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I have a 320*25 matrix that I want to transform into a 64*25 matrix in this way: each row of the new matrix should have the averages of every 5 rows of the old one (and then they will be normalized by a certain vector in a similar way). Below you can see how I've been trying to implement this:

for (x in c(1:64)){

      helping.matrix[x,] = colSums(original.matrix[((5*(x-1)+1):5*x),])/sum(vector[((5*(x-    1)+1):5*x)])

}

Unfortunately this didn't work, returning the following error:

Error in inherits(x, "data.frame") : subscript out of bounds

share|improve this question
up vote 2 down vote accepted

Well, this might do it - if you have numeric values without NA:s...

m <- matrix(runif(320*25),320)
k <- 5
m2 <- rowsum(m, rep(seq(nrow(m)/k), each=k))/k
share|improve this answer
    
Simpler than I originally thought! – DonC May 6 '11 at 17:14

There are a number of problems with the way you've tried to impliment this. First, it helps to make the example reproducible:

original.matrix <- matrix(1:(320*25), nrow=320, ncol=25)

Second, if you are going to use a for-loop, you need to initialize an object to hold the results:

helping.matrix <- matrix(nrow=64, ncol=25)

OK, now let's take a look at your code.

for (x in c(1:64)){
helping.matrix[x,] = colSums(original.matrix[((5*(x-1)+1):5*x),])/

The indexing expression here is pretty wild, and does not do what you want it to. For example, when x = 2, (5*(x-1)+1):5*x = 12, 10. That doesn't match with your stated goal. at x = 9 the expression returns values greater than the number of rows in original.matrix, which is why you get the "out of bounds" error. The next problem occures when we get to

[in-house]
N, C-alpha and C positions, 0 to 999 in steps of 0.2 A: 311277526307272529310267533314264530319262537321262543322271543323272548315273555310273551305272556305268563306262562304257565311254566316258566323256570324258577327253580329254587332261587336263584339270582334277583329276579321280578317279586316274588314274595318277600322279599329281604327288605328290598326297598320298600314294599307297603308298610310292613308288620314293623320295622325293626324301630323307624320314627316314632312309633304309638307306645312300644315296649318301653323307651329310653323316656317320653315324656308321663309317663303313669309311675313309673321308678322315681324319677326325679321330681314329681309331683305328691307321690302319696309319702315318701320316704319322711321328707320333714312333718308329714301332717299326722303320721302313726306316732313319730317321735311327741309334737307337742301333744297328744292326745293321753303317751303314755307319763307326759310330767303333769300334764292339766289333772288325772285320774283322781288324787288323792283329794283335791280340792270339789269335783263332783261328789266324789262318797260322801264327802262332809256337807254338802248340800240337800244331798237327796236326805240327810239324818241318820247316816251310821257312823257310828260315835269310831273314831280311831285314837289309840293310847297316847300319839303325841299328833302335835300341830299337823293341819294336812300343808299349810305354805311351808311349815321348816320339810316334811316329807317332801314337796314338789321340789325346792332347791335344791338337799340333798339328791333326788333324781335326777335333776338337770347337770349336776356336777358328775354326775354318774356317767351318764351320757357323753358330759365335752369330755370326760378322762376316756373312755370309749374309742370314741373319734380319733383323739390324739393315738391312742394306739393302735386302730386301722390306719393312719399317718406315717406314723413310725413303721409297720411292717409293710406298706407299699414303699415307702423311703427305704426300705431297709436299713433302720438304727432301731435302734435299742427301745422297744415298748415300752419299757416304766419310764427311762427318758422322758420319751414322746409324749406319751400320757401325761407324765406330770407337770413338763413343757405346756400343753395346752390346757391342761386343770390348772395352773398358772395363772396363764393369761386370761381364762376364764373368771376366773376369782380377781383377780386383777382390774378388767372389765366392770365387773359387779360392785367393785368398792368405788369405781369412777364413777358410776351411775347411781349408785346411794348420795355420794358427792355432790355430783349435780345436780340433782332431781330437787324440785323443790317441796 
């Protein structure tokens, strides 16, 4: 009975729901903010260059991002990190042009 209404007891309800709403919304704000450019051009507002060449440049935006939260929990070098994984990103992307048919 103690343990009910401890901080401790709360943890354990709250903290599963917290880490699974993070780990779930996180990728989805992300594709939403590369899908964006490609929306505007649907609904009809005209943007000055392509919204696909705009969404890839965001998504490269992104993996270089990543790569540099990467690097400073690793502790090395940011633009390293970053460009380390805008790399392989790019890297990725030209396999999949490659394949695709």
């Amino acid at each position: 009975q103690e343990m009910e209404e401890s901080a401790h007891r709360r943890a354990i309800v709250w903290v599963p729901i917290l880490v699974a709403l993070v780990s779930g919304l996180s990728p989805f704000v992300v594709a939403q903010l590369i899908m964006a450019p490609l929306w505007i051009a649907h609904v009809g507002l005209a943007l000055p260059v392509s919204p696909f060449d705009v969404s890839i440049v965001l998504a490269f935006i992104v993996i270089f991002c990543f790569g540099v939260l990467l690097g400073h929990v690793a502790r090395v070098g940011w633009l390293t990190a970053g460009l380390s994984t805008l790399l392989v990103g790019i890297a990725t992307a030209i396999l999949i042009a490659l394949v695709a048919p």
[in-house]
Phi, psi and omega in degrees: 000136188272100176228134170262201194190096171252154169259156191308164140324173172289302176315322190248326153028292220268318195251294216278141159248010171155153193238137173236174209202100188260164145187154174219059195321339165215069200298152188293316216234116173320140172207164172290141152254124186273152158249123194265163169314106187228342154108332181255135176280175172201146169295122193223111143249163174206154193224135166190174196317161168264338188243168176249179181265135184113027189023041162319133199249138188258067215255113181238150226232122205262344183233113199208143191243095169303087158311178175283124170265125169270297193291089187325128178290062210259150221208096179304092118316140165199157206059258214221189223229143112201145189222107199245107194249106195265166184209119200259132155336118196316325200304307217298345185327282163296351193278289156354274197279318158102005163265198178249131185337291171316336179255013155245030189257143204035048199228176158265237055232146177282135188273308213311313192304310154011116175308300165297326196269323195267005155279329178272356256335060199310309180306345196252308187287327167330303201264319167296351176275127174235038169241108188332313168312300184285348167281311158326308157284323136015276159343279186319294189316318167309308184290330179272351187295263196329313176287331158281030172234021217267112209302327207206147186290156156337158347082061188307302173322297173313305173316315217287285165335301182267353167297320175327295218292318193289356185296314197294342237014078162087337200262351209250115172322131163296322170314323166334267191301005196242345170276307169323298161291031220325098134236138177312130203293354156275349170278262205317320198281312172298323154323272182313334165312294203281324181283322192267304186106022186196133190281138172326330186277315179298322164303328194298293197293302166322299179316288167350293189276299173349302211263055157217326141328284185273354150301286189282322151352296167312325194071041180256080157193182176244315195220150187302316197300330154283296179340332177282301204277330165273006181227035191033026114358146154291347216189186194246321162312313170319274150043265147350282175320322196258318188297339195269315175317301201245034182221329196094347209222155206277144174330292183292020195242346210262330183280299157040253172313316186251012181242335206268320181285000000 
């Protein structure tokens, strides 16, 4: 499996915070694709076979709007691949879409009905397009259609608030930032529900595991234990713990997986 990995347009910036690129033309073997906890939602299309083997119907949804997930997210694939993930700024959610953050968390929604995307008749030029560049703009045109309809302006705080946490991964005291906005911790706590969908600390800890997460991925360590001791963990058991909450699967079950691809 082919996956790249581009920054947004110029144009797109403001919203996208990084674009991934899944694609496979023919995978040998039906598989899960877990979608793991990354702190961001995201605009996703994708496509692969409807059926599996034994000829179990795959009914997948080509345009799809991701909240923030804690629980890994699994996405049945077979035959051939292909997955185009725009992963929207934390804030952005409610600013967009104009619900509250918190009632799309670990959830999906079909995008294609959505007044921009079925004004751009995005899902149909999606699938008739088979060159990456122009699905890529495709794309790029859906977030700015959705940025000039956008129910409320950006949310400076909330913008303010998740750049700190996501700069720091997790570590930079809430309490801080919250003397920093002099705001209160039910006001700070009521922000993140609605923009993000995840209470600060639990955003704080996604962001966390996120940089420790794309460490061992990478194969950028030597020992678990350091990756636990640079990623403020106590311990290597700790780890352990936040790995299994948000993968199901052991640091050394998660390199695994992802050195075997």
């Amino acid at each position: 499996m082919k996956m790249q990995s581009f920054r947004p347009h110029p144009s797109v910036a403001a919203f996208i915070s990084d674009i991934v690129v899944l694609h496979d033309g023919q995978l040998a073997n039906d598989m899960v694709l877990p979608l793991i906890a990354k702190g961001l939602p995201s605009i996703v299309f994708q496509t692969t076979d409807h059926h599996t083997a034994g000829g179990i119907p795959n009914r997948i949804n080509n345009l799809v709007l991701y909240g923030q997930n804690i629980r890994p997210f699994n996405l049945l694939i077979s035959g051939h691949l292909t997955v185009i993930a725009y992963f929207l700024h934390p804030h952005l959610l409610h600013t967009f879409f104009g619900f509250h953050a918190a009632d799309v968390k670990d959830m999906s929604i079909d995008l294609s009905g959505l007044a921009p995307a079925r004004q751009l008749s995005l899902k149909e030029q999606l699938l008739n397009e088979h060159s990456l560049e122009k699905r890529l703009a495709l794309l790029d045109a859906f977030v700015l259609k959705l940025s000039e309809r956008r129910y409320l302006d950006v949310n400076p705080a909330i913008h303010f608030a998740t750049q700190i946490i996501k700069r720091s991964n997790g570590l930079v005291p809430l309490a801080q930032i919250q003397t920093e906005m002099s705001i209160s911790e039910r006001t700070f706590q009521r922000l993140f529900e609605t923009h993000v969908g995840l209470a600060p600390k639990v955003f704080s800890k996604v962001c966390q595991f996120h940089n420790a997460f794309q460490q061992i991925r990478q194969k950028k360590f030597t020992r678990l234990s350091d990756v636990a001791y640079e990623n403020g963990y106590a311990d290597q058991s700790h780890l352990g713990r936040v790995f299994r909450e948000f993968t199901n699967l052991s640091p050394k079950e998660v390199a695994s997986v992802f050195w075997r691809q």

vector[((5*(x-1)+1):5*x)])

Here you are trying to index vector as though it were a data object. But vector is not a data object, it is a function. Maybe you want c((5*(x-1)+1):5*x)? Anyway it's not clear from your question exactly what this secton of code is intended to do, so I can't really offer much in the way of suggestions here.

OK, so let's make a fresh start. The way I would approach this problem is by making an index vector that maps on the the groups you want to apply your summing function to:

groups <- rep(1:(320/5), each=5)

Next, use a loop or an apply-family function to iterate over the groups. The for-loop approach would look something like

helping.matrix <- matrix(nrow=64, ncol=25)
for(i in unique(groups)) {
helping.matrix[i,] <- colSums(original.matrix[groups == i,])
}

and the apply-based approach would look like

helping.matrix <- Reduce(rbind, by(original.matrix, groups, colSums))

I've left out the part that is supposed to "normalized by a certain vector" because it's not clear to me what is actually supposed to happen there.

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+1 for the thorough analysis! – Tommy May 6 '11 at 19:14
    
I had already defined the helpin.matrix. When I was indexing I tried to do this: For x=1 for example, we have 5*(1-1)+1=1, and 5*x=1 so helping.matrix[1,] = colSums(original.matrix[((5*(1-1)+1):5*1),]) which in turn I hoped it would mean helping.matrix[1,] = colSums(original.matrix[(1:5,]). (Rows 1 to 5 of the matrix). The : was not meant to imply division. Same with the vector. This indexing indeed works even with vectors! Your second-to-last code was what I was initially going for! Thanks – DonC May 6 '11 at 22:40
    
@DonC Well (5*(x-1)+1):5*x does work for x = 1. But that's the only value of x that works. Take a look at for(x in c(1:10)){cat(paste("x =", x, ": "), (5*(x-1)+1):5*x, "\n")}. And yes, indexing works with vectors, but not with the vector function. For example, c(1:10)[1] is perfectly reasonable, but vector[1] is not (unless of course you saved a vector named vector, in which case see install.packages("fortunes"); library(fortunes); fortune("dog")). – Ista May 6 '11 at 23:18

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